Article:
There is strong evidence that singing benefits the speech of people with Parkinson’s disease, but more research needs to be carried out into the area, according to a review of studies led by researchers at the University of Aberdeen.
In collaboration with clinicians at Guy’s and St Thomas’s Hospital and St Helier Hospital in London, the team conducted a systematic review of published evidence regarding the beneficial effects of singing for people with Parkinson’s. The results have been published in the Journal of Parkinson’s Disease.
They found that most studies supported the idea that singing helps the speech of people with Parkinson’s. They also found that more studies are required to assess whether this benefit can lead to functional communication as opposed to just physical speech features in people with Parkinson’s disease.
They also concluded that a more thorough assessment needed to be carried out with regard to the impact on quality of life.
Lead researcher Dr Maxwell Barnish noted that, “this is a promising field, but one that requires more research if the maximum benefit is going to be harnessed”.
Parkinson’s and existing therapies
Parkinson’s disease is a common, age-related neurodegenerative condition that affects over 120,000 people in the UK and continues to become more common. Treatment has traditionally focused on drugs. These have improved movement, but have had little impact on many other symptoms of Parkinson’s and often have serious side effects.
Allied health services such as speech and language therapy may be beneficial, although evidence for many current techniques is not particularly strong.
In recent years, there has been interest in how performing arts, including singing, may be beneficial for people with conditions such as Parkinson’s. Choirs for people with neurological conditions can now be found in many locations.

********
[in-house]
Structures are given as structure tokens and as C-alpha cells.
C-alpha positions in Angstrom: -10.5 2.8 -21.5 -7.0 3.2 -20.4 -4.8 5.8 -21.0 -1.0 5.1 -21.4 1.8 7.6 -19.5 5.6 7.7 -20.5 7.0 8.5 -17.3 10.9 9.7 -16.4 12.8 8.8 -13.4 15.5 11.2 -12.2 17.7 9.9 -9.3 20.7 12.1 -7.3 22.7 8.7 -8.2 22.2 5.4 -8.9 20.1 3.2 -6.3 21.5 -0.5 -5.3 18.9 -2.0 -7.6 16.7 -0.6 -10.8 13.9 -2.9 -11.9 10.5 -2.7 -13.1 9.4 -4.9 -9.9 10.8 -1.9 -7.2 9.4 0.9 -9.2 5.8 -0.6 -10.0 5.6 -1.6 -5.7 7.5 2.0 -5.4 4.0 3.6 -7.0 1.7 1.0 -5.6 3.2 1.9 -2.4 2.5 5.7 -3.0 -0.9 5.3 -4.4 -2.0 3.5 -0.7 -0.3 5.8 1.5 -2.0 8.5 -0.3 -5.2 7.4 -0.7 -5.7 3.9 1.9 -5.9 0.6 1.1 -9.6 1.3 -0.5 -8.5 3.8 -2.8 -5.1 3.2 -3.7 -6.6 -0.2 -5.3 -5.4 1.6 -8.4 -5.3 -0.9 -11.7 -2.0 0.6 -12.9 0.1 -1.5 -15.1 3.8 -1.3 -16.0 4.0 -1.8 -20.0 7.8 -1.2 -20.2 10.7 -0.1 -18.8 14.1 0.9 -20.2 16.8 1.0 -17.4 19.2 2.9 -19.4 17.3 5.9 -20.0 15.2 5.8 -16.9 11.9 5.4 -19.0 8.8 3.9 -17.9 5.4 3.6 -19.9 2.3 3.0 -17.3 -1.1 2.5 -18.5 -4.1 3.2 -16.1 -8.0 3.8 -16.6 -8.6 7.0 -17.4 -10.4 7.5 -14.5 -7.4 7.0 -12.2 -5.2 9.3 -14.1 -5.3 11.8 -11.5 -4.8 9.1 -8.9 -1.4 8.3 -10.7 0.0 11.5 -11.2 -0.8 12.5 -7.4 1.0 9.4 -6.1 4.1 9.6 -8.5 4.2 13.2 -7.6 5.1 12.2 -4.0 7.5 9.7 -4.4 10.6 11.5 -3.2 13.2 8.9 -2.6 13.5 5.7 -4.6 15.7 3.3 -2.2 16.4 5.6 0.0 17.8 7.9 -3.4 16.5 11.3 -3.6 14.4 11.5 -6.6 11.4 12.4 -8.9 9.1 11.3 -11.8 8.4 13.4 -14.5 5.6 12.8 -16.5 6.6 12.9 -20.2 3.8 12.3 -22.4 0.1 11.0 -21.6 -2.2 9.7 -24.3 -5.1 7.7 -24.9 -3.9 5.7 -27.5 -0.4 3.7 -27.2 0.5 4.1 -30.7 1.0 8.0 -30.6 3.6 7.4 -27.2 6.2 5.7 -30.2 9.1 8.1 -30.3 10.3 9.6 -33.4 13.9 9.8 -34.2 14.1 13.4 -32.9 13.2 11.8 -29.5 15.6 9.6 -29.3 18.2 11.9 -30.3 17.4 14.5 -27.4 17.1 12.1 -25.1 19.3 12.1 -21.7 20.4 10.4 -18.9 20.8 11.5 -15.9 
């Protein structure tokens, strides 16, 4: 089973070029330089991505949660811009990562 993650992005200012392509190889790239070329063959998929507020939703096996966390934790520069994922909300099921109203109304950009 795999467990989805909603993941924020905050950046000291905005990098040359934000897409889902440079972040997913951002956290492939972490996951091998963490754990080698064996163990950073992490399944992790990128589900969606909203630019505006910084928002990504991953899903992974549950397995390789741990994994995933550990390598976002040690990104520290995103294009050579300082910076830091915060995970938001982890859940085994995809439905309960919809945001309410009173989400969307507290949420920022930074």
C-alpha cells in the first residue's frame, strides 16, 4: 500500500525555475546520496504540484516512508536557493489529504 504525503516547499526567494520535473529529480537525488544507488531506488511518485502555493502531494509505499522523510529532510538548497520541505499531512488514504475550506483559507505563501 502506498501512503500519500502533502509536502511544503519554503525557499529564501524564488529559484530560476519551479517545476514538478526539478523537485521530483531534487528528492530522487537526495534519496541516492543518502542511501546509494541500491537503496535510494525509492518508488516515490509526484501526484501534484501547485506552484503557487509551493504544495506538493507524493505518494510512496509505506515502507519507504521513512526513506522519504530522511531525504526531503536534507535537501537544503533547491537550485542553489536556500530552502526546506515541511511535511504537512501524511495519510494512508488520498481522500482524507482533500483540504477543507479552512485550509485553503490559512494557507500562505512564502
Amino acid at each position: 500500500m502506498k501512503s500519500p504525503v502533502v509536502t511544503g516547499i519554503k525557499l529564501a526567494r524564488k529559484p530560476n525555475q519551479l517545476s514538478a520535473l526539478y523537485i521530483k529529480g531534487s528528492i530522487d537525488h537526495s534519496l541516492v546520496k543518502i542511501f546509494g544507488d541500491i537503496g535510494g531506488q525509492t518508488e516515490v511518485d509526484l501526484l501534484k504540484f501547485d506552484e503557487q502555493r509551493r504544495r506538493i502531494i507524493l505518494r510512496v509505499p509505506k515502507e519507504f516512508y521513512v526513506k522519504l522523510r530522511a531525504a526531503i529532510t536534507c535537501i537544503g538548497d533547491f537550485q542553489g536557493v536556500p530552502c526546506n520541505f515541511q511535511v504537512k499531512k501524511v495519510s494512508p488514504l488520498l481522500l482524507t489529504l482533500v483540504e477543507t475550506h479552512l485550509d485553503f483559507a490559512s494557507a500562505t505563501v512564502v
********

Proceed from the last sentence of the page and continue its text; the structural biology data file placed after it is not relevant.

Singing provides great benefit to many people regardless of their health status. These benefits may be psychosocial as well as physical.
The review aims to serve two purposes – to encourage further high-quality research into this area and to draw clinicians’ attention to the therapeutic possibilities that singing offers.
Dr Barnish adds: “Singing might be an approach that speech and language therapists wish to explore using as part of their therapy and healthcare providers might wish to develop further partnerships with community-based performing arts organisations. These partnerships already exist in some localities and the benefits for the people involved and society are clear to see.”
Sharing her personal experiences, investigator Susannah Barran from Guy’s and St Thomas’ Hospital in London, where she is a speech and language therapist and conducts a choir, said: “Singing provides a vital bolster for our physical, emotional and spiritual wellbeing. It’s something we do naturally, without even realising it, when we’re happy and it’s often infectious. Our voices are instruments we can carry with us everywhere, to share with others, or to sing on our own, and that’s empowering. Singing in groups can ‘break the ice’ – it helps us to feel a sense of belonging and feel less lonely.”
Investigator Rachel Atkinson, an adult neurological specialist speech and language therapist at St Helier Hospital in London, added: “You only have to turn on your TV to learn about the potential benefits of choirs for more than just the singing these days. This review is greatly beneficial in highlighting the need for further research in this area and exploring readily accessible community singing groups as a source of support and therapeutic benefit for people with Parkinson’s disease.
She adds: “This review reminds us as a profession to think outside the box and encourage community activities in addition to traditional clinic-based therapy to facilitate broader social activity and participation for our client groups.”